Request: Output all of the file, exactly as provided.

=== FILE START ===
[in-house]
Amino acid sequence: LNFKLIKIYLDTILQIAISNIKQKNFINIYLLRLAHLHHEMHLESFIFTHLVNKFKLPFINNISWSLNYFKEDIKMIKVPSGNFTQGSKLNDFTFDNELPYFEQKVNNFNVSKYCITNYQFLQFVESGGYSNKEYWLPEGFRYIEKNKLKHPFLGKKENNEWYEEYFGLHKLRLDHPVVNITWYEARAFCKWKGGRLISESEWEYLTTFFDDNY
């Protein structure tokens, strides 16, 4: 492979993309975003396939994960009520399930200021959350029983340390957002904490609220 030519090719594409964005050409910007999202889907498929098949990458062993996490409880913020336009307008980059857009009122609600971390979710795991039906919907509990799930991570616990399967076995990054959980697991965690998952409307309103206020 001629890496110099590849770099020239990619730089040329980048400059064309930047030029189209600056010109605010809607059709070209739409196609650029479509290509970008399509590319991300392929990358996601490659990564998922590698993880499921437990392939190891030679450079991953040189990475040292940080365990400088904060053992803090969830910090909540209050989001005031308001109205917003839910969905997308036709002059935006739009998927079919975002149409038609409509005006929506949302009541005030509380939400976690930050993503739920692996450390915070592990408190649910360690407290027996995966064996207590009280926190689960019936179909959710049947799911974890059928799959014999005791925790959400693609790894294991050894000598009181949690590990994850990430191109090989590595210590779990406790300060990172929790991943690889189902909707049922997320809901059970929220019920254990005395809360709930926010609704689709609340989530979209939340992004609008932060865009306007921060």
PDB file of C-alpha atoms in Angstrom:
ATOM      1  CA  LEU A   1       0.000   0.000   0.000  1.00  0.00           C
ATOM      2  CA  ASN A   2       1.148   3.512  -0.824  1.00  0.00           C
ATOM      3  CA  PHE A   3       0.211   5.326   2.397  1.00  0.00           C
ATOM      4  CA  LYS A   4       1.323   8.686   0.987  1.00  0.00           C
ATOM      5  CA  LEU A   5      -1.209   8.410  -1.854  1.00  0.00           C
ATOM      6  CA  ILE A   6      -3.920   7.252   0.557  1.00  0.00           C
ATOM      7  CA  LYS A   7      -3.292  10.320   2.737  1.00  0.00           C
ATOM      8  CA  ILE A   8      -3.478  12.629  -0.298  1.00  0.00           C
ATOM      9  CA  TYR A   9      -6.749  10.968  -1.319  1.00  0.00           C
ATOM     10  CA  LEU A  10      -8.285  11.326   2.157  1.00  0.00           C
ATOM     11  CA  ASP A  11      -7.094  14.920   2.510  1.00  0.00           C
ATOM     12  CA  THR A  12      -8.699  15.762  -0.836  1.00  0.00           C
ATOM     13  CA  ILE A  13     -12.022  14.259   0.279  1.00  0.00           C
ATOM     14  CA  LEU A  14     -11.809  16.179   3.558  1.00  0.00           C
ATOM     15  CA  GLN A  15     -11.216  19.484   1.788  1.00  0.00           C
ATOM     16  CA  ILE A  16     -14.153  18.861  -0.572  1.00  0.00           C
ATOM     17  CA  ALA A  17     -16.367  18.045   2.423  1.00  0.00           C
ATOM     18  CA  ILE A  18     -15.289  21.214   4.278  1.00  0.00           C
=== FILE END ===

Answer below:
[in-house]
Amino acid sequence: LNFKLIKIYLDTILQIAISNIKQKNFINIYLLRLAHLHHEMHLESFIFTHLVNKFKLPFINNISWSLNYFKEDIKMIKVPSGNFTQGSKLNDFTFDNELPYFEQKVNNFNVSKYCITNYQFLQFVESGGYSNKEYWLPEGFRYIEKNKLKHPFLGKKENNEWYEEYFGLHKLRLDHPVVNITWYEARAFCKWKGGRLISESEWEYLTTFFDDNY
């Protein structure tokens, strides 16, 4: 492979993309975003396939994960009520399930200021959350029983340390957002904490609220 030519090719594409964005050409910007999202889907498929098949990458062993996490409880913020336009307008980059857009009122609600971390979710795991039906919907509990799930991570616990399967076995990054959980697991965690998952409307309103206020 001629890496110099590849770099020239990619730089040329980048400059064309930047030029189209600056010109605010809607059709070209739409196609650029479509290509970008399509590319991300392929990358996601490659990564998922590698993880499921437990392939190891030679450079991953040189990475040292940080365990400088904060053992803090969830910090909540209050989001005031308001109205917003839910969905997308036709002059935006739009998927079919975002149409038609409509005006929506949302009541005030509380939400976690930050993503739920692996450390915070592990408190649910360690407290027996995966064996207590009280926190689960019936179909959710049947799911974890059928799959014999005791925790959400693609790894294991050894000598009181949690590990994850990430191109090989590595210590779990406790300060990172929790991943690889189902909707049922997320809901059970929220019920254990005395809360709930926010609704689709609340989530979209939340992004609008932060865009306007921060």
PDB file of C-alpha atoms in Angstrom:
ATOM      1  CA  LEU A   1       0.000   0.000   0.000  1.00  0.00           C
ATOM      2  CA  ASN A   2       1.148   3.512  -0.824  1.00  0.00           C
ATOM      3  CA  PHE A   3       0.211   5.326   2.397  1.00  0.00           C
ATOM      4  CA  LYS A   4       1.323   8.686   0.987  1.00  0.00           C
ATOM      5  CA  LEU A   5      -1.209   8.410  -1.854  1.00  0.00           C
ATOM      6  CA  ILE A   6      -3.920   7.252   0.557  1.00  0.00           C
ATOM      7  CA  LYS A   7      -3.292  10.320   2.737  1.00  0.00           C
ATOM      8  CA  ILE A   8      -3.478  12.629  -0.298  1.00  0.00           C
ATOM      9  CA  TYR A   9      -6.749  10.968  -1.319  1.00  0.00           C
ATOM     10  CA  LEU A  10      -8.285  11.326   2.157  1.00  0.00           C
ATOM     11  CA  ASP A  11      -7.094  14.920   2.510  1.00  0.00           C
ATOM     12  CA  THR A  12      -8.699  15.762  -0.836  1.00  0.00           C
ATOM     13  CA  ILE A  13     -12.022  14.259   0.279  1.00  0.00           C
ATOM     14  CA  LEU A  14     -11.809  16.179   3.558  1.00  0.00           C
ATOM     15  CA  GLN A  15     -11.216  19.484   1.788  1.00  0.00           C
ATOM     16  CA  ILE A  16     -14.153  18.861  -0.572  1.00  0.00           C
ATOM     17  CA  ALA A  17     -16.367  18.045   2.423  1.00  0.00           C
ATOM     18  CA  ILE A  18     -15.289  21.214   4.278  1.00  0.00           C